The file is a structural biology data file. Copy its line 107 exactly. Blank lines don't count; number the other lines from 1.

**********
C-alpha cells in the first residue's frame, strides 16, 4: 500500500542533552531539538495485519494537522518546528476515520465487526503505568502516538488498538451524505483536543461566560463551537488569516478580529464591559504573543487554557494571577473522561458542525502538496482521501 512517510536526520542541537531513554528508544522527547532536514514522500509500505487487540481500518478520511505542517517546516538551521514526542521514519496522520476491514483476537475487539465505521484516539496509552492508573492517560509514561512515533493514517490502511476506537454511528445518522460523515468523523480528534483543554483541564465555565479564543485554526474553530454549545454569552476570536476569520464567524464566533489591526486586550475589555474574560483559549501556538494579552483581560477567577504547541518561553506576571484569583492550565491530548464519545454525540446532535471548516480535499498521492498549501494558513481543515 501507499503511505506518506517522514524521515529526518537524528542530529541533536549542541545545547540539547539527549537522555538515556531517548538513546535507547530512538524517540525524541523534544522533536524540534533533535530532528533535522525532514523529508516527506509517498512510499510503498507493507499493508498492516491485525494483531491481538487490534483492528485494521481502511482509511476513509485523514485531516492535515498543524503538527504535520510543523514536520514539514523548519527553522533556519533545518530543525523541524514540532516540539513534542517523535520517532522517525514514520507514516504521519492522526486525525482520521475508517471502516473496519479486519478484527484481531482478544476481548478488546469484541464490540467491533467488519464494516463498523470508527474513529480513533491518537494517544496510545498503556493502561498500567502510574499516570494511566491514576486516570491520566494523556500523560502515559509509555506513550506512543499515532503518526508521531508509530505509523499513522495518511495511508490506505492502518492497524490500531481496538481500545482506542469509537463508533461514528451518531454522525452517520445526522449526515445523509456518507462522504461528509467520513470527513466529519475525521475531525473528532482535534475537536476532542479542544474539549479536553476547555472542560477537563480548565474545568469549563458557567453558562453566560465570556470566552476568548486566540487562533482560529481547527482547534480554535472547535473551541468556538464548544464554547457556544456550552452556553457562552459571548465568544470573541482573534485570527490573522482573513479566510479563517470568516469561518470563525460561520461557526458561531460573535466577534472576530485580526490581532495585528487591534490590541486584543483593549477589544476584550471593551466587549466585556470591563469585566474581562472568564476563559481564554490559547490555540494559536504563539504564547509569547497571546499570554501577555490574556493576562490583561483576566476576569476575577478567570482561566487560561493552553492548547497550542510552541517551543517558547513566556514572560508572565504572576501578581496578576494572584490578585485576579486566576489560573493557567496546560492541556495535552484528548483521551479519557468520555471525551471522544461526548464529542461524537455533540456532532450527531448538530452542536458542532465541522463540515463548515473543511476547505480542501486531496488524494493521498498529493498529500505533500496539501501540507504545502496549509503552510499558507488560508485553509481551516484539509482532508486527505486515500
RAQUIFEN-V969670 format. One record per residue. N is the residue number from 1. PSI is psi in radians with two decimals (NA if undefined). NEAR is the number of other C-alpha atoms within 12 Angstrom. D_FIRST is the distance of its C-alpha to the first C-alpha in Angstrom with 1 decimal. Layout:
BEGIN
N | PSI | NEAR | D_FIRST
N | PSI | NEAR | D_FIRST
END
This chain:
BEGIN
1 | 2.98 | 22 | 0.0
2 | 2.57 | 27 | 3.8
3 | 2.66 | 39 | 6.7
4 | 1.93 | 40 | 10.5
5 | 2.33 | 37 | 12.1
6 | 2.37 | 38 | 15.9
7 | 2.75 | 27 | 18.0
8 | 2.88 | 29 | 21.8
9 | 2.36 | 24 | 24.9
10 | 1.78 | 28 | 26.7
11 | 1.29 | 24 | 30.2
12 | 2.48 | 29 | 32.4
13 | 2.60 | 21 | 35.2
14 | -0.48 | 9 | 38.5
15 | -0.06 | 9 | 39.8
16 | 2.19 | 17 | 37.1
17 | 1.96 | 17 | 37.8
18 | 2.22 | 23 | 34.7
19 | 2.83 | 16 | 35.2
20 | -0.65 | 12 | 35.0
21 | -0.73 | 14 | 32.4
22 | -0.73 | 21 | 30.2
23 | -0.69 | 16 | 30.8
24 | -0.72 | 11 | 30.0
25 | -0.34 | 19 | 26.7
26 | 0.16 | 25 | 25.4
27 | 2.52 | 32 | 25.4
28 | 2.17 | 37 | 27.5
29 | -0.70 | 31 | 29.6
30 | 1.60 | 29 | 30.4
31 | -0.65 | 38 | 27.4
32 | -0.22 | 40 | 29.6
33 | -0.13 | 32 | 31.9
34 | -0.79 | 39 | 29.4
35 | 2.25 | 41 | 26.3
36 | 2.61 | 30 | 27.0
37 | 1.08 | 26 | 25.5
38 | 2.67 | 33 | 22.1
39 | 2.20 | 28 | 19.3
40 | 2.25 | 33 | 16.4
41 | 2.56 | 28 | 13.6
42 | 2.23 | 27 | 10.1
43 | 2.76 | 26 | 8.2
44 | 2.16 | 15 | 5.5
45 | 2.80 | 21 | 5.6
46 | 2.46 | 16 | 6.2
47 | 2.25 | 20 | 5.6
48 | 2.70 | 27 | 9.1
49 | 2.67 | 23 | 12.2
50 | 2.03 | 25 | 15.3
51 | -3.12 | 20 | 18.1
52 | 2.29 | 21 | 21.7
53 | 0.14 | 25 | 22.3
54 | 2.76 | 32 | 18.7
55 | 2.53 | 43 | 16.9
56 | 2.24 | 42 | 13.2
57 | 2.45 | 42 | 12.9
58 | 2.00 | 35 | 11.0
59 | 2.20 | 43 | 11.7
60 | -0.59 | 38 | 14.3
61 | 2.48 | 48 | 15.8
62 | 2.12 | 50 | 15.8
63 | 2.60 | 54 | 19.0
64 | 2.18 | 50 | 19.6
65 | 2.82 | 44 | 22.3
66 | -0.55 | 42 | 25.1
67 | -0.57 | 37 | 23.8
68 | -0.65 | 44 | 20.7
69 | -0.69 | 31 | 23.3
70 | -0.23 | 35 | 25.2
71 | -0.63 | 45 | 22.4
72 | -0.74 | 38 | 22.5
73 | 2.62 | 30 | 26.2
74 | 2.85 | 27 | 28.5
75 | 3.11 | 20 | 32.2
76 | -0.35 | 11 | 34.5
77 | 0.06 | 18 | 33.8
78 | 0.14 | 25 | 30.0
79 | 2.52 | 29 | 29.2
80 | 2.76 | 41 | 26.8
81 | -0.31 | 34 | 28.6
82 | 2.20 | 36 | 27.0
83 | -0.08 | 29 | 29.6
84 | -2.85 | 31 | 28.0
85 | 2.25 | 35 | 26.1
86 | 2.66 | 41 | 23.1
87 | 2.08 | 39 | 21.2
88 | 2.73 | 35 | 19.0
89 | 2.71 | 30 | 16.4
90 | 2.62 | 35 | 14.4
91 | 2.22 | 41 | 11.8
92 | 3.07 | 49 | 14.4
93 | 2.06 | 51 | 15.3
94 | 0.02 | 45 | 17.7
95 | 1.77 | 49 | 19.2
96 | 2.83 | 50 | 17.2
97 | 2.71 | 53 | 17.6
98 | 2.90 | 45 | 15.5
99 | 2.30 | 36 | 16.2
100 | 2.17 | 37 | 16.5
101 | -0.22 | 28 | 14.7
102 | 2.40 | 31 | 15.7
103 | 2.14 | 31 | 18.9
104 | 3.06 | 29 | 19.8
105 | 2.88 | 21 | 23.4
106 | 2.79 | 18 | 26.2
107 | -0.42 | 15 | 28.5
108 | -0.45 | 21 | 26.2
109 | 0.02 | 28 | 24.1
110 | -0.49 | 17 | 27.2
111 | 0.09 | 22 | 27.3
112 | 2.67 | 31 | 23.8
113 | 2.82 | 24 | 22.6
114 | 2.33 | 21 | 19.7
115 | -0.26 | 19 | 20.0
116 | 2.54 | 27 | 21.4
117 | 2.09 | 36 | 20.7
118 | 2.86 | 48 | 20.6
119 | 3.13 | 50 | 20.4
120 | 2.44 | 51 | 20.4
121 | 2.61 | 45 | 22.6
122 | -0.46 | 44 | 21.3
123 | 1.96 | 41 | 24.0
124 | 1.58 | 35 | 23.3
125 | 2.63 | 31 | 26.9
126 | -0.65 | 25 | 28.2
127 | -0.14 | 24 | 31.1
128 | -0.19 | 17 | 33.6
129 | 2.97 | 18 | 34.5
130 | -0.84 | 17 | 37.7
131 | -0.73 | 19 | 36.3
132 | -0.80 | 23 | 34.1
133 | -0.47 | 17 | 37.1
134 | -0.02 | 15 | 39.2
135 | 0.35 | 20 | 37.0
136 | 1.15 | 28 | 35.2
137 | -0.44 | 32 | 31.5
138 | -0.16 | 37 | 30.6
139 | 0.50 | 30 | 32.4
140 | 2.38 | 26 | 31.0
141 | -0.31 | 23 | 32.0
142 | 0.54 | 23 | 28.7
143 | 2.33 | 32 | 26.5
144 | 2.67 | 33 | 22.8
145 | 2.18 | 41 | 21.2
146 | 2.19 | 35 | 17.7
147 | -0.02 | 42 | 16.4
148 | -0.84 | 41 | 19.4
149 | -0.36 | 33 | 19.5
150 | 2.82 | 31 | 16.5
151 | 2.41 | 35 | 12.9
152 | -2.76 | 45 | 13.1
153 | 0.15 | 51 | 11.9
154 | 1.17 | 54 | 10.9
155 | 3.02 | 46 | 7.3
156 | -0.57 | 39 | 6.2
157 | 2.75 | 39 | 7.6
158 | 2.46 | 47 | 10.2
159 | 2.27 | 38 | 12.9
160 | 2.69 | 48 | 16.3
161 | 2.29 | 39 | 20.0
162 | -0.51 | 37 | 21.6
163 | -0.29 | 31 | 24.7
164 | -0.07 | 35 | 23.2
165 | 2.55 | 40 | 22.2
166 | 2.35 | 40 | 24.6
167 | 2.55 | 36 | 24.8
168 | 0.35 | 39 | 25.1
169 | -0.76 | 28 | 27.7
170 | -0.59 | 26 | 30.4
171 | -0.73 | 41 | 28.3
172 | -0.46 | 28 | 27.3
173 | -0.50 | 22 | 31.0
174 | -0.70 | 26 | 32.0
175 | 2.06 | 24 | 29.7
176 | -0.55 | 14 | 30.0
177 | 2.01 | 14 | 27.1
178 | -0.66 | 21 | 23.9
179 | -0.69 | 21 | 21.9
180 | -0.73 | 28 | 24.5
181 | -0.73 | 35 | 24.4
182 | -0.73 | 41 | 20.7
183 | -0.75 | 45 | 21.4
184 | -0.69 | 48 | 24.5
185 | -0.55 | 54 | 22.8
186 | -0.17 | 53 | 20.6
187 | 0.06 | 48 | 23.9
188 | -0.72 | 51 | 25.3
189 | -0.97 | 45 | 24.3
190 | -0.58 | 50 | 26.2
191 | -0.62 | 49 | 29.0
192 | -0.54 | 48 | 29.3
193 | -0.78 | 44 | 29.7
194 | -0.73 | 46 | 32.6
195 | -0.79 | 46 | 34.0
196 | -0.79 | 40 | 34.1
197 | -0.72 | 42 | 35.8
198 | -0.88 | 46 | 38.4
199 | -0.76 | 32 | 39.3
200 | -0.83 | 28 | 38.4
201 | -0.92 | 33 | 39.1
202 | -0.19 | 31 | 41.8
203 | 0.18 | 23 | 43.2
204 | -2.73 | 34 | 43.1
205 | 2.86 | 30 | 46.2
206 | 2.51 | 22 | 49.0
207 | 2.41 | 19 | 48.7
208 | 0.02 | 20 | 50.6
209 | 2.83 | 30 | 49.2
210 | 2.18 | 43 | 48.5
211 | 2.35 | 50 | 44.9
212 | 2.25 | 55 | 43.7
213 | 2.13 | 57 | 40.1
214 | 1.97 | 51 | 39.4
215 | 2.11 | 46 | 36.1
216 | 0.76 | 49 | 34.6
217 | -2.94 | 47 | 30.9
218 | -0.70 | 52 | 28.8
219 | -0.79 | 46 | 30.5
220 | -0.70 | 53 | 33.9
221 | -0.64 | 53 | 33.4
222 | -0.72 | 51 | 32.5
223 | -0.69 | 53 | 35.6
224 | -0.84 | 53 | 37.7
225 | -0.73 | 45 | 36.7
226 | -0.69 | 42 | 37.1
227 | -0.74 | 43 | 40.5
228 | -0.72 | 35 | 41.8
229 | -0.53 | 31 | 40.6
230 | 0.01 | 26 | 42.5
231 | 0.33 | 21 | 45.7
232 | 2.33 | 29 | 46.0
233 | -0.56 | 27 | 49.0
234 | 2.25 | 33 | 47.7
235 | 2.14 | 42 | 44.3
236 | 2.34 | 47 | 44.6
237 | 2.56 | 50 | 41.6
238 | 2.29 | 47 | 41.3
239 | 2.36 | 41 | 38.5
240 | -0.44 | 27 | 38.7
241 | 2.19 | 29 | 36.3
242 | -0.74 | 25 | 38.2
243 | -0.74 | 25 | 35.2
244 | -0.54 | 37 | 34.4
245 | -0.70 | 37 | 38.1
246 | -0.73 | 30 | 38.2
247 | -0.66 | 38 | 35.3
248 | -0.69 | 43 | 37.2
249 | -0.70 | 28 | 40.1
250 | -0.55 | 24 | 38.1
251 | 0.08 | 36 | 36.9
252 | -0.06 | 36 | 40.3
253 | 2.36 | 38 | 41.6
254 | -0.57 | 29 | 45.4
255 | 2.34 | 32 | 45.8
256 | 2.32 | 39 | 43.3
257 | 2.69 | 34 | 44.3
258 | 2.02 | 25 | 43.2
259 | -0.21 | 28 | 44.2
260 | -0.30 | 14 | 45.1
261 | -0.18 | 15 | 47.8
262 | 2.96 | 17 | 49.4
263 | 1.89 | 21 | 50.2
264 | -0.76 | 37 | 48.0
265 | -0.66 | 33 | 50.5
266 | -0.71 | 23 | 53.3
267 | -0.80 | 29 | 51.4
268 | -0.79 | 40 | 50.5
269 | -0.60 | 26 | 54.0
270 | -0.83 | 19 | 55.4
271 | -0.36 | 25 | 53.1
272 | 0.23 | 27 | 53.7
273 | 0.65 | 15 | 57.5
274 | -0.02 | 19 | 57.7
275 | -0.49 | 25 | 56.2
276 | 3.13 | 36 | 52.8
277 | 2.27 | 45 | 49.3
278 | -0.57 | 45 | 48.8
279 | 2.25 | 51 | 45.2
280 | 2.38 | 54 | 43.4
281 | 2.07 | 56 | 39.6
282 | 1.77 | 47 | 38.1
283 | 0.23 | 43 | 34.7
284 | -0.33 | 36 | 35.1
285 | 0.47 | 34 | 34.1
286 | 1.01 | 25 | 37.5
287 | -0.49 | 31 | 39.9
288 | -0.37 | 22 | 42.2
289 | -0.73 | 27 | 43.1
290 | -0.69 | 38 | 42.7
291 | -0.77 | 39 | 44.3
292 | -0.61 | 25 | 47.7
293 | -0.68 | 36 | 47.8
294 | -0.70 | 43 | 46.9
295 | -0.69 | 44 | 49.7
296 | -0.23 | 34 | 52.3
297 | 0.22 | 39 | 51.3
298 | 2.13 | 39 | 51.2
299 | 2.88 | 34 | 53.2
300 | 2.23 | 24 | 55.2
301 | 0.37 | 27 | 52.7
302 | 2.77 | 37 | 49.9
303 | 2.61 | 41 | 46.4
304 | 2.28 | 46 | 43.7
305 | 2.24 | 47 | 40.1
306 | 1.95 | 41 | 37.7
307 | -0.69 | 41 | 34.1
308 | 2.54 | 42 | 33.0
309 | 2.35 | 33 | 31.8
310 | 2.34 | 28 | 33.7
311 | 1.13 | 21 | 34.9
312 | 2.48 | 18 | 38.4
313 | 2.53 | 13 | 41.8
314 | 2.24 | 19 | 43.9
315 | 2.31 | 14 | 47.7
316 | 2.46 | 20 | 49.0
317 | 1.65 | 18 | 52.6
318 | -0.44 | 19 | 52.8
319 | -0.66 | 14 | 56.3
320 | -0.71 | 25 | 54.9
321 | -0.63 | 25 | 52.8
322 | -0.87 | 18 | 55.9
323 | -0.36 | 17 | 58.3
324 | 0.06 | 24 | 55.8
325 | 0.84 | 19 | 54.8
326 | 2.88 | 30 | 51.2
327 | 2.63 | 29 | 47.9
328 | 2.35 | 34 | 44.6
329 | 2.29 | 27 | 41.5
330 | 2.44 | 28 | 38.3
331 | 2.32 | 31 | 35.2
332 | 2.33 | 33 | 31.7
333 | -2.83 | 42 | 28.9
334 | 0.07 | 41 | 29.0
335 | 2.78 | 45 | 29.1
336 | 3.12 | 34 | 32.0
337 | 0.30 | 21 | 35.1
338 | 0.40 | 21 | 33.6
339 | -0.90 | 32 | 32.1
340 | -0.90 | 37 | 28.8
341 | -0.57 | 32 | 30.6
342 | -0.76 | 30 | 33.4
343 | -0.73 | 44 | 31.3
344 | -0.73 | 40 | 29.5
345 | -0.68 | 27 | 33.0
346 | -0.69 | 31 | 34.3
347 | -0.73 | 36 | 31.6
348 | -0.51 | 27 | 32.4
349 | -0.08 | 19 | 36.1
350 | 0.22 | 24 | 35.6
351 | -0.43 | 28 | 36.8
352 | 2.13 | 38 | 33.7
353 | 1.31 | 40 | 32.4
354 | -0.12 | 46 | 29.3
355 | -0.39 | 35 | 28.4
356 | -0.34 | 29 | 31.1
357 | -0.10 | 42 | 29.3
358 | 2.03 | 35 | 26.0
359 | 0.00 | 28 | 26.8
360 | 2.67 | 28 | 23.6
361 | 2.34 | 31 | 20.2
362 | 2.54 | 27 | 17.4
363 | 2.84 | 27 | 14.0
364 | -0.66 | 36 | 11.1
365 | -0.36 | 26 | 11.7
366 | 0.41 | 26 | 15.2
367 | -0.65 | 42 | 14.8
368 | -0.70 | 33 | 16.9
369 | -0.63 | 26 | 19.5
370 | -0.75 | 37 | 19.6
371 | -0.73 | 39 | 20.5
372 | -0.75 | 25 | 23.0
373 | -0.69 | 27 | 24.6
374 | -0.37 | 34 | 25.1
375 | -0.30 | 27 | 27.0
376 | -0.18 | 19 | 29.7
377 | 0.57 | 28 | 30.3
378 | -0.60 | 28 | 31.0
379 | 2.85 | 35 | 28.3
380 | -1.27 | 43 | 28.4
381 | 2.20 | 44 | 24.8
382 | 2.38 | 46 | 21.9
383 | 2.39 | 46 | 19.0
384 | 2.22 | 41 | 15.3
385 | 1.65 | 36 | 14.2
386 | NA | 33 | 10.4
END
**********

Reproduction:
99 | 2.30 | 36 | 16.2